A few years ago, I preached at the funeral of a permanent deacon who had worked for me at a previous parish assignment. After the funeral, a mutual friend asked if I would preach at his funeral. I said, “Of course I will. I have some free time next week. Shall I wait-list you?” He didn’t seem prepared for that response. There is a lot of truth in the old joke that everyone wants to get to heaven, but no one wants to experience the death that is required to receive one’s eternal reward.
The various statements about God in today’s Scripture readings might appear to be as conflicted as many people’s ambivalence about death and the afterlife. In the first reading, Moses prays confidently that God might accompany the People on their journey in the desert. (Ex. 34:9) The Gospel, on the other hand, seems to focus on the condemnation that awaits “whoever does not believe.” (Jn. 3:18) Typically, it is the Hebrew Scriptures that are caricatured as preaching condemnation and the Christian Scriptures that are credited with proclaiming mercy and redemption. The roles seem reversed here, but a common misunderstanding about God seems to be preserved, namely, that there are both a Good God and a bad god who are at odds with one another or, alternatively, there is one capricious god who is intermittently merciless.
The misunderstanding about God mentioned above is by no means the only way to misunderstand God. Today’s Scripture readings were chosen to elucidate the Church’s belief about the Trinity, the feast we celebrate today. The Blessed Trinity is very often the subject of misunderstanding. Some people view the Trinity as three separate Gods, while others collapse the three Divine Persons into a single amalgam. Countless books and treatises have been written which attempt to explain the doctrine of the Trinity, but there is something inherently deficient in them all.
The failure of the theologizing about the Trinity is that God is someone to be encountered rather than a hypothesis to be accepted as valid. God is the One who waits to be encountered every day by the faithful. John’s Gospel says as much; unfortunately, the translation of today’s Gospel reading covers up as much truth as it reveals. This deficient and impersonal misunderstanding of God leads to further misunderstandings of a similar sort. Salvation and condemnation are favorite topics of impersonal misinterpretation.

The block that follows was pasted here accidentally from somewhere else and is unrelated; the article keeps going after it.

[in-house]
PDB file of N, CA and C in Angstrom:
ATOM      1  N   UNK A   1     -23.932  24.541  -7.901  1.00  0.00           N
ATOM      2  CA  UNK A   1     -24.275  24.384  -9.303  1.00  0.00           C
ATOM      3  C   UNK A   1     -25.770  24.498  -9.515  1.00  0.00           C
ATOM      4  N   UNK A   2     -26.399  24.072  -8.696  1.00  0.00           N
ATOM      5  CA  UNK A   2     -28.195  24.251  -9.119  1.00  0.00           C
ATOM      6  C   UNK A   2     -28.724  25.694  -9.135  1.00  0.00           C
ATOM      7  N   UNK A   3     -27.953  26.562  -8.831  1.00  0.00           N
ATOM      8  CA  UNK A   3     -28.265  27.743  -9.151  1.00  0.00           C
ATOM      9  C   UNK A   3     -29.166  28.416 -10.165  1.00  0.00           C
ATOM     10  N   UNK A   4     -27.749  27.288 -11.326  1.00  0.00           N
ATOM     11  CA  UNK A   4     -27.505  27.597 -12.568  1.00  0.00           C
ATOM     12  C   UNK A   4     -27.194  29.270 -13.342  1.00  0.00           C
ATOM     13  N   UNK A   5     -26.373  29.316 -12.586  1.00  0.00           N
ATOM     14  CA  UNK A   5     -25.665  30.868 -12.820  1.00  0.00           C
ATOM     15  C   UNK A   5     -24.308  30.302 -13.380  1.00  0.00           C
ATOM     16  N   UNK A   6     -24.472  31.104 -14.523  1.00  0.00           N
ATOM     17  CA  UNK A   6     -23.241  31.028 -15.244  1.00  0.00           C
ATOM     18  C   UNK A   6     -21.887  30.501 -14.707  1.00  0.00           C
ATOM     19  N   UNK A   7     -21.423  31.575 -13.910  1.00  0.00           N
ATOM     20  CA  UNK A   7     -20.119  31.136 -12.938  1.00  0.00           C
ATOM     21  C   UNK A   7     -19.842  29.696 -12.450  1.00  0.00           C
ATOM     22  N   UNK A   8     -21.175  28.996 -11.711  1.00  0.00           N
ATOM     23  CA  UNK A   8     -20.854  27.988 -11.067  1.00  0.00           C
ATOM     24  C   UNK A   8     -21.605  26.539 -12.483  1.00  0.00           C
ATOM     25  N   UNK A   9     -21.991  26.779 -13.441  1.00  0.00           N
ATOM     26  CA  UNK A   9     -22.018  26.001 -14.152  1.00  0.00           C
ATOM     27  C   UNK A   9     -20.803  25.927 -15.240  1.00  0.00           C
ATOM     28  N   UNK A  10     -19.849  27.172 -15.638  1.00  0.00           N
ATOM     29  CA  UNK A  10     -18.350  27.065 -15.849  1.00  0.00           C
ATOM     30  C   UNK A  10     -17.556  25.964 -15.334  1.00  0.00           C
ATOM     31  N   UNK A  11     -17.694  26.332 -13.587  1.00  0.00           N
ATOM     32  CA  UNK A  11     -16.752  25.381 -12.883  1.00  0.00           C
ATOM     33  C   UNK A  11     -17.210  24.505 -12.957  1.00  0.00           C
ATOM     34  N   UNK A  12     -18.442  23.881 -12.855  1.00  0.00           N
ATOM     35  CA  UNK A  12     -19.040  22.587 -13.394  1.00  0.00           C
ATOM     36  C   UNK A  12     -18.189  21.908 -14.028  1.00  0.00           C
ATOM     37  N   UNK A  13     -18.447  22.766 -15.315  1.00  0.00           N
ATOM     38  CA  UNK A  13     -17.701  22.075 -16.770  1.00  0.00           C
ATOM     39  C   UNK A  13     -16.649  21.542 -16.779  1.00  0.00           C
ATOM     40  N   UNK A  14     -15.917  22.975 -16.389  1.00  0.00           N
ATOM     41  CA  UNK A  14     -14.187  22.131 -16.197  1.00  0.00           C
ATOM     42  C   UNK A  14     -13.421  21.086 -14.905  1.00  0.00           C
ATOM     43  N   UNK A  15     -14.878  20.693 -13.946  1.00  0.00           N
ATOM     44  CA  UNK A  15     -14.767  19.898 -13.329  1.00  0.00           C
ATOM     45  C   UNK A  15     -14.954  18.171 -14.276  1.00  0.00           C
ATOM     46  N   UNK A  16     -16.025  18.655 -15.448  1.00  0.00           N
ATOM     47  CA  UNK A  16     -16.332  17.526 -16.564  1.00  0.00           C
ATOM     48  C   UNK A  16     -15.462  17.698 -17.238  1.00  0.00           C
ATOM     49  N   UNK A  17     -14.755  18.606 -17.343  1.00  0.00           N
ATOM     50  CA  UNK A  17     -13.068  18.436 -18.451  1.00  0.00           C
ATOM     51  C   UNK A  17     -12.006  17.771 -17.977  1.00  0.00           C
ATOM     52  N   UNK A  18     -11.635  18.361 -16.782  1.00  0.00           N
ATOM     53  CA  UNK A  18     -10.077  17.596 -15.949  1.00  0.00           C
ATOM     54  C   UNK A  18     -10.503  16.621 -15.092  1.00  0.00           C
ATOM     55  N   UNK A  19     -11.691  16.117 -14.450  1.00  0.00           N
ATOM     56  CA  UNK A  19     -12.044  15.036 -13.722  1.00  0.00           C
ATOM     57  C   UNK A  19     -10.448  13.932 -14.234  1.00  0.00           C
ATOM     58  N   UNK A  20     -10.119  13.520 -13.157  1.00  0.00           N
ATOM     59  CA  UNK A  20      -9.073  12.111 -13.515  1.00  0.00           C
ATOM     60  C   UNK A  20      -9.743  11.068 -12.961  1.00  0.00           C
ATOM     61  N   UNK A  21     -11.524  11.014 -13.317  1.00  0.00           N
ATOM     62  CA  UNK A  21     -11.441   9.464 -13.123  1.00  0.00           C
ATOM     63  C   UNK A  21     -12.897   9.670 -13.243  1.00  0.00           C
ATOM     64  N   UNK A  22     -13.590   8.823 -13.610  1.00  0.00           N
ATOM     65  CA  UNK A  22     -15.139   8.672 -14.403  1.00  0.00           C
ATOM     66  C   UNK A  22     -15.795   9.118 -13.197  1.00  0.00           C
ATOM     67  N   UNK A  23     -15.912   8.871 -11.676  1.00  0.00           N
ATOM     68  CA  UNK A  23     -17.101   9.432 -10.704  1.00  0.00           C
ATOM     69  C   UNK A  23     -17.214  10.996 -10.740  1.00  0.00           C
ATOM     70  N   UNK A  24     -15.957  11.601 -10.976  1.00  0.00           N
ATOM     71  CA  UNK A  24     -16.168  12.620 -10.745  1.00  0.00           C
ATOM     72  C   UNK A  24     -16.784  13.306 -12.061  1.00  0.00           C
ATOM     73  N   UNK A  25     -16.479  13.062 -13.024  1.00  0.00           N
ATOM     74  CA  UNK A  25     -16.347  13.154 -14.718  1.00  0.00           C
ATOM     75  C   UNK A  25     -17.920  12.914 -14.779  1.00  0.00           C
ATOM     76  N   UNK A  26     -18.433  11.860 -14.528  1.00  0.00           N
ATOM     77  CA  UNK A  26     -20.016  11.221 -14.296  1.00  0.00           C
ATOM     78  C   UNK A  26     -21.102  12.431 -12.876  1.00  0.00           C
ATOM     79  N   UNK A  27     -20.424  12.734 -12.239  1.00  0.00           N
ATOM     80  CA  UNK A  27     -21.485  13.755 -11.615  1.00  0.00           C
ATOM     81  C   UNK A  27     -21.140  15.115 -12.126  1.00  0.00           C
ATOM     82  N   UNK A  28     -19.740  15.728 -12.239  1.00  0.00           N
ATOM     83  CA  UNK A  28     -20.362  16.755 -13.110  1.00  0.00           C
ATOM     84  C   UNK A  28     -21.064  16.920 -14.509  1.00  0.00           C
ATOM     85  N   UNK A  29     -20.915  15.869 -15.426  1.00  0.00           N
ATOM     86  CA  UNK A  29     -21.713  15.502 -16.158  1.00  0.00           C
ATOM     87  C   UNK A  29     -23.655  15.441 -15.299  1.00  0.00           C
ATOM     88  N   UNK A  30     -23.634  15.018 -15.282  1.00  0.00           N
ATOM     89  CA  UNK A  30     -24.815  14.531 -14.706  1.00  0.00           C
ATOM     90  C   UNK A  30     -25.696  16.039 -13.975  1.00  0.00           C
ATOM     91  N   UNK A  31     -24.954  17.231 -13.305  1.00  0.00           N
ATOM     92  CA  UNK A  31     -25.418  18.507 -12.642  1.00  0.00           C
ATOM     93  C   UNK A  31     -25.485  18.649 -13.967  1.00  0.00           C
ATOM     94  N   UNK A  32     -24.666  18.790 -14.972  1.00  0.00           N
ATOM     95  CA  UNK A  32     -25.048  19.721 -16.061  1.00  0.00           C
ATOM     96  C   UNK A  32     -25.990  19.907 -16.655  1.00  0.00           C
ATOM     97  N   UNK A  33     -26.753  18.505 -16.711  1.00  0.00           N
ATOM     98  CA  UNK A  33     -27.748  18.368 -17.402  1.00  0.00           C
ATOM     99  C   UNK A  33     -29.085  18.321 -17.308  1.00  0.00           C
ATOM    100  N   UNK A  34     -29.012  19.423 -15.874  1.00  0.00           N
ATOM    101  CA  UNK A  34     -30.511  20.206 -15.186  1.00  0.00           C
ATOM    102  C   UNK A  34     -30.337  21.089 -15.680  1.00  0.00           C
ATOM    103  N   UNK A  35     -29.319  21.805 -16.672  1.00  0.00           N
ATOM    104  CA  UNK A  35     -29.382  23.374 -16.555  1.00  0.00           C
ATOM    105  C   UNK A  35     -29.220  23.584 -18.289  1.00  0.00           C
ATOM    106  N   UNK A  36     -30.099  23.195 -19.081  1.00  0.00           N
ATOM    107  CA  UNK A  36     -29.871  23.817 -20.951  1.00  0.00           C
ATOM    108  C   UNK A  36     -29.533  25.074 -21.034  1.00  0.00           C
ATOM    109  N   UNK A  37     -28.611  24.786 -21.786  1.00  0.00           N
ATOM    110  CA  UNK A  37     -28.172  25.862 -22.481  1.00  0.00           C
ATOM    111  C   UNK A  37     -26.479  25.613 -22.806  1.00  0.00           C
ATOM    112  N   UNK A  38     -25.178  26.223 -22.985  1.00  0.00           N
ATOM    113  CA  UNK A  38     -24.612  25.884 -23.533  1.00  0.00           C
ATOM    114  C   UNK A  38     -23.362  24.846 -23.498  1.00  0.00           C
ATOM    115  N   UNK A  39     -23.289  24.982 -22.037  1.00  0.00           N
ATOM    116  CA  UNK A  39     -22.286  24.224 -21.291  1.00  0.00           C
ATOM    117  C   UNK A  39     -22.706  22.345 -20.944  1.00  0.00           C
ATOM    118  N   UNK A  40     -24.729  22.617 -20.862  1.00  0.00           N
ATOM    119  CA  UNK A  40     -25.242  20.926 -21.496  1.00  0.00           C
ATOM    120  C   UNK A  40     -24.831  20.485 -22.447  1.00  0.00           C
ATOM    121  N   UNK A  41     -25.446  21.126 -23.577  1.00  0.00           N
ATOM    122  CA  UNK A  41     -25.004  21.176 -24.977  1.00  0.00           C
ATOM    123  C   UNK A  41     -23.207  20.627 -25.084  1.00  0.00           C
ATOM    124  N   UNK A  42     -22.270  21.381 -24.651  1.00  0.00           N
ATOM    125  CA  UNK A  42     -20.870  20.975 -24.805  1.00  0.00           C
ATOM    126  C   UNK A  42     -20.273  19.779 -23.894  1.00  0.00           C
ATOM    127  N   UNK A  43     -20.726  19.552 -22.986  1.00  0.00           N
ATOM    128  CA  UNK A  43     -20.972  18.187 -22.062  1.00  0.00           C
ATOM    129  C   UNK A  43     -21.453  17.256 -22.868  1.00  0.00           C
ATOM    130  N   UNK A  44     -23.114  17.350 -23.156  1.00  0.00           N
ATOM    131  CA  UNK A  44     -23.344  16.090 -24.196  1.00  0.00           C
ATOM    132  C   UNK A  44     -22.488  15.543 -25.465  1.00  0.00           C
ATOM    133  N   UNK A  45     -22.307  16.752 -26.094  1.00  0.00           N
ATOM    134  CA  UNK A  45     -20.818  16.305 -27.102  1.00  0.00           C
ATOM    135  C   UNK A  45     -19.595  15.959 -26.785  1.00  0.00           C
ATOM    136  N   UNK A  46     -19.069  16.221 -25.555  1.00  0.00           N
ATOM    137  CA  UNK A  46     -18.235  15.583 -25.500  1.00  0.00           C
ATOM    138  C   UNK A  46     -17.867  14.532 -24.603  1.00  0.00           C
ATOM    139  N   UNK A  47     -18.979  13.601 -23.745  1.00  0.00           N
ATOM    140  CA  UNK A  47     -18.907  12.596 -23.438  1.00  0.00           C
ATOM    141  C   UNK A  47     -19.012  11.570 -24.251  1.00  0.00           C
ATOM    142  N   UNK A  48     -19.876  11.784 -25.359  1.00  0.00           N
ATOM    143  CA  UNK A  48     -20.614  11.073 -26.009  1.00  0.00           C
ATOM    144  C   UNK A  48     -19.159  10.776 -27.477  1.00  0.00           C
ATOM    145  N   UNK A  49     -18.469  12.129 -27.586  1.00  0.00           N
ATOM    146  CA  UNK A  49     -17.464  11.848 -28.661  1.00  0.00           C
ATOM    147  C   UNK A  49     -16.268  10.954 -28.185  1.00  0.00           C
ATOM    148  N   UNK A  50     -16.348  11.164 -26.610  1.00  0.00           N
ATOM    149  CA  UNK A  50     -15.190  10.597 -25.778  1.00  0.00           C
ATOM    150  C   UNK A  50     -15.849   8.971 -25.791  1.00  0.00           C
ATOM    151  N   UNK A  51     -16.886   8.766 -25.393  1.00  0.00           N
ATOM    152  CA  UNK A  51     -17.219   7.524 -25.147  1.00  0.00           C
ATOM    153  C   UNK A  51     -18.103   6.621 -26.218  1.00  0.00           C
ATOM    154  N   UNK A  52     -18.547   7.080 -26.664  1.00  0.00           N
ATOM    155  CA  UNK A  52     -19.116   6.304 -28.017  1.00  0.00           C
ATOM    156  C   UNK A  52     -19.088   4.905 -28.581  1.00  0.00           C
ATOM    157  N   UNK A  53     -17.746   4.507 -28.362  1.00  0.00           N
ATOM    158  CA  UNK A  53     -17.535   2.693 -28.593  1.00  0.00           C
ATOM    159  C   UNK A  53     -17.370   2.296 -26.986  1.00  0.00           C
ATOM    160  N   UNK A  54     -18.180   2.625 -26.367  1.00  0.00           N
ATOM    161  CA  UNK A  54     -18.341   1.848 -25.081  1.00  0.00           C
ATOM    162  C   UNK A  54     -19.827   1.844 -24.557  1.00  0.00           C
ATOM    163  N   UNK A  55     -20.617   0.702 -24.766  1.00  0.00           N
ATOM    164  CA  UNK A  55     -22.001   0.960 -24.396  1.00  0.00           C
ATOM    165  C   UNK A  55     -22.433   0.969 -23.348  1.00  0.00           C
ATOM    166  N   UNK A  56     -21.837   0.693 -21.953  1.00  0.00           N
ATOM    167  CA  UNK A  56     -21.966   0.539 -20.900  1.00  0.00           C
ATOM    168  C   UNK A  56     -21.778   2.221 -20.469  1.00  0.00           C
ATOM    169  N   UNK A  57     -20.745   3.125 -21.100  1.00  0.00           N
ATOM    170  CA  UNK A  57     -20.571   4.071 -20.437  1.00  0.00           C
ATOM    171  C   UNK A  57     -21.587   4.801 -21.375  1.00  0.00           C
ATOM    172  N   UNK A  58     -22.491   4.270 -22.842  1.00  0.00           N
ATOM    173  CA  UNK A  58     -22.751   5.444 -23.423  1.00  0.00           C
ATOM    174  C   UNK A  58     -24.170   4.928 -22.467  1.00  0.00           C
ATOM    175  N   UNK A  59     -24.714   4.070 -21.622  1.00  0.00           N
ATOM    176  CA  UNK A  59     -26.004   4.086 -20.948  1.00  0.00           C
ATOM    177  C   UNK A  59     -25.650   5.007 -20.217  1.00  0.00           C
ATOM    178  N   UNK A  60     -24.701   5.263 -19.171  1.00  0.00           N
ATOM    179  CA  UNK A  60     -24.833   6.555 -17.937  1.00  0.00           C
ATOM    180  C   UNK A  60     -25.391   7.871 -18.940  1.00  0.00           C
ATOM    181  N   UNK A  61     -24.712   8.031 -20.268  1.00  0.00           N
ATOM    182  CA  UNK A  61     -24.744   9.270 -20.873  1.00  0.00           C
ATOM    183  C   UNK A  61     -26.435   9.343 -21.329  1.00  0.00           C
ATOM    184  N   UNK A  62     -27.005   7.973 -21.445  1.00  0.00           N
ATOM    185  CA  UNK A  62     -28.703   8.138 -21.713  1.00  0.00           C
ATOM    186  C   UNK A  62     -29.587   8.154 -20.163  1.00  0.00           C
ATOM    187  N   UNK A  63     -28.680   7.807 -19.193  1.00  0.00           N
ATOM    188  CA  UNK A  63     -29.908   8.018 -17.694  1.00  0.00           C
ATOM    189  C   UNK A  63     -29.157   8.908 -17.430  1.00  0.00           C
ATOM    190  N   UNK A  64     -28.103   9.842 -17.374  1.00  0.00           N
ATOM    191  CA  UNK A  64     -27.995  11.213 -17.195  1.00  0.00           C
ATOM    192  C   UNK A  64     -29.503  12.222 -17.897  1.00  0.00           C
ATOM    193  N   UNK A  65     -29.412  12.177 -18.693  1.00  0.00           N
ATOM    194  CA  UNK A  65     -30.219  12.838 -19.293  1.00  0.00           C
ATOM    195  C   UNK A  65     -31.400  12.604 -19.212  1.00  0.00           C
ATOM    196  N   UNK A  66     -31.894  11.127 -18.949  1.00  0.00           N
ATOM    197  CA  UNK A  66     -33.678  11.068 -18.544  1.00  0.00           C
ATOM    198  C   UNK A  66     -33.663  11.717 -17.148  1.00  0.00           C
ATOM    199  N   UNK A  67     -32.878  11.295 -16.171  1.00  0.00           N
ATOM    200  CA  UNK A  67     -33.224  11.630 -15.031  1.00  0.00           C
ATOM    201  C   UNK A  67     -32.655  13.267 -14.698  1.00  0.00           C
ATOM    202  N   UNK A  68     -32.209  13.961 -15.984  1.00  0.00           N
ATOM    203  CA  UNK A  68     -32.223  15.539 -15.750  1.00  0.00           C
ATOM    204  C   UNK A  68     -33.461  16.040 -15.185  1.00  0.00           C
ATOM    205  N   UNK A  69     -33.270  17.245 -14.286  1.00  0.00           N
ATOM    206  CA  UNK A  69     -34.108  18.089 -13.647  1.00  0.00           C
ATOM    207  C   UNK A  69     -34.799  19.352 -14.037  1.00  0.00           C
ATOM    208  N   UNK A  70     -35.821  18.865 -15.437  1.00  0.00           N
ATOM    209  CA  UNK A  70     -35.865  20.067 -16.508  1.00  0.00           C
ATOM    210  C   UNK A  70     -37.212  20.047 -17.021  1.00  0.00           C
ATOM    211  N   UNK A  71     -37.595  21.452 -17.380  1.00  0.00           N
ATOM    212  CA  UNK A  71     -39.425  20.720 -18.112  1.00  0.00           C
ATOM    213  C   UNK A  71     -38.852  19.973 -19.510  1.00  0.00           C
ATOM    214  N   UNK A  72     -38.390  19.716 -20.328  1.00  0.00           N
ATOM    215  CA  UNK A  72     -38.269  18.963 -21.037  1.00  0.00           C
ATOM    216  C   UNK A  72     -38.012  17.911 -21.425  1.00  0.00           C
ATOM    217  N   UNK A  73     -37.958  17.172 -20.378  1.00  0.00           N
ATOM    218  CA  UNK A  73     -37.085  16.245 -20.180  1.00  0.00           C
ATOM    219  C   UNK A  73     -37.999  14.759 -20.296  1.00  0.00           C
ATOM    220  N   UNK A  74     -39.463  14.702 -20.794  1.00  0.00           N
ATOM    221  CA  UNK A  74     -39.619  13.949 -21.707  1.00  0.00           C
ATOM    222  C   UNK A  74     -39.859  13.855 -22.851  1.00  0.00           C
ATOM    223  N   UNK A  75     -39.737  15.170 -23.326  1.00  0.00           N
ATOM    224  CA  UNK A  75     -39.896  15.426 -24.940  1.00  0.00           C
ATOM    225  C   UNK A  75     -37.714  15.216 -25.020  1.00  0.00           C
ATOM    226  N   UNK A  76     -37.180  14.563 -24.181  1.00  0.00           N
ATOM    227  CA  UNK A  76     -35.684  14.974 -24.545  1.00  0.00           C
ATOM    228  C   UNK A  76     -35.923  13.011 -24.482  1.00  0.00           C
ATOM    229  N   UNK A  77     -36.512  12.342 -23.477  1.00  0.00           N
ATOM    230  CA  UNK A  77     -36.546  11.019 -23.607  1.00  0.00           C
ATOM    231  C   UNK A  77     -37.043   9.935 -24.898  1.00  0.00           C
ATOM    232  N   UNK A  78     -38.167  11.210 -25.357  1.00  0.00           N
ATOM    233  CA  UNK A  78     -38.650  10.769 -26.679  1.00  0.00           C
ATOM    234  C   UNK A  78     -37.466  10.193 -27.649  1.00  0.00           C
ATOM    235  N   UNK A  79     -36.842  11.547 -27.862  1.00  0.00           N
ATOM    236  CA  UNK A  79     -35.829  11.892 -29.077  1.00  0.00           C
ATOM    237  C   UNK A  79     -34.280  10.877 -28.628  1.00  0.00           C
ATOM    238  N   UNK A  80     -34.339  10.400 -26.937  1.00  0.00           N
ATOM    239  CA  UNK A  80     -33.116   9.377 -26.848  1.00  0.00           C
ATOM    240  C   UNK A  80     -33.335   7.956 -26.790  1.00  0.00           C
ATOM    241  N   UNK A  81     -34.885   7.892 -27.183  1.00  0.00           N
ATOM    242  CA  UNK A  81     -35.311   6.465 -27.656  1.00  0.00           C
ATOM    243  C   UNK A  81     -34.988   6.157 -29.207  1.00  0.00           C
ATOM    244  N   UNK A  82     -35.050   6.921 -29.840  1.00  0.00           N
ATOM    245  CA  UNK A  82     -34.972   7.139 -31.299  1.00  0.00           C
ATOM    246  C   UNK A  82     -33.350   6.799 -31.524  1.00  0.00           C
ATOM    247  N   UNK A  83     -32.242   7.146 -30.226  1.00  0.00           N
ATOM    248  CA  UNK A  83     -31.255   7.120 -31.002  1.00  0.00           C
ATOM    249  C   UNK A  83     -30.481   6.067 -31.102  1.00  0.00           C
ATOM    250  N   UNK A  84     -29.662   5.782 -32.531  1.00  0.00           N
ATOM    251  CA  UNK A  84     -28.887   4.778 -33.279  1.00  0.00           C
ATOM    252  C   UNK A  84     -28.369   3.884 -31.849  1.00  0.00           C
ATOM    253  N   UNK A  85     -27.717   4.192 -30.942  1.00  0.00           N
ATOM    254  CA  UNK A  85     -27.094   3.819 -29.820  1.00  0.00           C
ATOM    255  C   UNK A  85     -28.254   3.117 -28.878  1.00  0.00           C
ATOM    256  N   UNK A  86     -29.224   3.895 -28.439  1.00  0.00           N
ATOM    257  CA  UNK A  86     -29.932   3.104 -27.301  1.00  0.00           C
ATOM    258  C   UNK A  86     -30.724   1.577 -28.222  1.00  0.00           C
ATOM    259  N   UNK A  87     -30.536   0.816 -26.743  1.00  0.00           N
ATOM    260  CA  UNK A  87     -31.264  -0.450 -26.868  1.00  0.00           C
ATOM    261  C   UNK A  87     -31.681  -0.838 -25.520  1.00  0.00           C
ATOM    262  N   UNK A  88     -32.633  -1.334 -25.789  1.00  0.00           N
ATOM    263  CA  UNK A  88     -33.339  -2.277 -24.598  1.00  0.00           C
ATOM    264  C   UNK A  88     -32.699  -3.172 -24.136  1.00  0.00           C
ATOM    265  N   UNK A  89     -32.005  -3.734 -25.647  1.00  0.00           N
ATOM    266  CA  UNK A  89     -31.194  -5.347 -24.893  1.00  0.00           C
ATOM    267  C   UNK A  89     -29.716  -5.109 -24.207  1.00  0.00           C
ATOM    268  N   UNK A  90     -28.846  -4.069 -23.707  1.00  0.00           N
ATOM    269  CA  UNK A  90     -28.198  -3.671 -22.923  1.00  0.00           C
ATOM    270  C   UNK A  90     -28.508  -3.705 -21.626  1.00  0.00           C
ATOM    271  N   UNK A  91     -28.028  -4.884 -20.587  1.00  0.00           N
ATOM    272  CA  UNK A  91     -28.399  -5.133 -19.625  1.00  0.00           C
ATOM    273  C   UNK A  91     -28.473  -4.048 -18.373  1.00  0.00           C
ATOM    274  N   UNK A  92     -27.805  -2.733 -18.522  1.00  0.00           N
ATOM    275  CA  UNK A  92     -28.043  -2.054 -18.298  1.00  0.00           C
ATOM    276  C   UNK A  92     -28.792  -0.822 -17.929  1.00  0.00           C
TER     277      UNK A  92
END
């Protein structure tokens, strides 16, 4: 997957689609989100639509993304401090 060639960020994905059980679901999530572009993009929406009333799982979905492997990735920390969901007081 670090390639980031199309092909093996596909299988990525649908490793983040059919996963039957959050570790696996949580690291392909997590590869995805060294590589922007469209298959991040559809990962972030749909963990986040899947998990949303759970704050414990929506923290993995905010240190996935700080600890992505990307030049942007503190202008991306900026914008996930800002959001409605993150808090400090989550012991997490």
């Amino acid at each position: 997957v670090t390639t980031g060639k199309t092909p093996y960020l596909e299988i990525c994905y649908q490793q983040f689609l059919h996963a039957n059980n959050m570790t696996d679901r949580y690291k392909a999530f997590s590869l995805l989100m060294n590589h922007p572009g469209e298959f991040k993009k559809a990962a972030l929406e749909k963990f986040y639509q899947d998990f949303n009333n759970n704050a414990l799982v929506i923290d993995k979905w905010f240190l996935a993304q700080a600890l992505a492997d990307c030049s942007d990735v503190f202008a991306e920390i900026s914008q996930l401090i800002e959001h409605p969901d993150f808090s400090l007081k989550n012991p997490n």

When John’s Gospel says that the result of faith is that “everyone who believes in him might not perish but might have eternal life,” the phrase “eternal life” doesn’t refer to a state of existence that hasn’t yet come to pass. The “life of the age to come” (a better translation of the phrase in John 3:16), is the new life promised to the baptized who remain faithful to Jesus. Rather than a reward withheld until a later date, “eternal life,” or “the life of the age to come,” is the new life that the baptized are granted now in this world while we await the consummation of history.
Unfortunately, salvation is commonly misunderstood as something akin to a consumer product that one can attain through a transaction with God or the Church. Salvation is not described in the Scriptures as being like dangling a set of car keys in front of a fourteen-year-old and saying, “This can be yours someday if you behave yourself.” On the contrary, the Scriptures describe salvation as a renewed life that begins with baptism, grows by one’s faithful life, and is made complete by bodily resurrection.
In a similar manner, the Scriptures do not describe condemnation as an unwelcome surprise that awaits some people after their death. For example, today’s reading from John’s Gospel says, “whoever does not believe has already been condemned, because he has not believed in the name of the only Son of God.” (Jn 3:18) This is a description of the immediate (that means: occurring during this life) consequences of faithlessness. Condemnation will not be something pronounced at the end of one’s life because it has already been pronounced by one’s own faithless actions in this life.
Santa has a naughty and nice list; God does not. The eternal consequences of our lives work according to the same general rules as the temporal consequences of our lives. If you know you’re having health problems but procrastinate about talking to your doctor, you have only yourself to blame when things work out poorly for you. Eternal life works in exactly the same fashion. If you live today the new life of baptism, you have already been admitted to God’s Kingdom. If you delay taking up the new life of baptism, you have no one to blame for the consequences but yourself, and those consequences are clearly visible in your life.
There is an adequate remedy for human nature’s inherent ambivalence about death and the afterlife; it is the remedy made available by a life of faithfulness to one’s baptismal vows.
In Moses’ encounter with God in the first reading, God provided a full description of God’s identity. God said, “”The Lord, the Lord, a merciful and gracious God, slow to anger and rich in kindness and fidelity.” (Ex. 34:6) It would be cruel of God to make us wait to live in God’s presence, and foolish of us to choose to wait.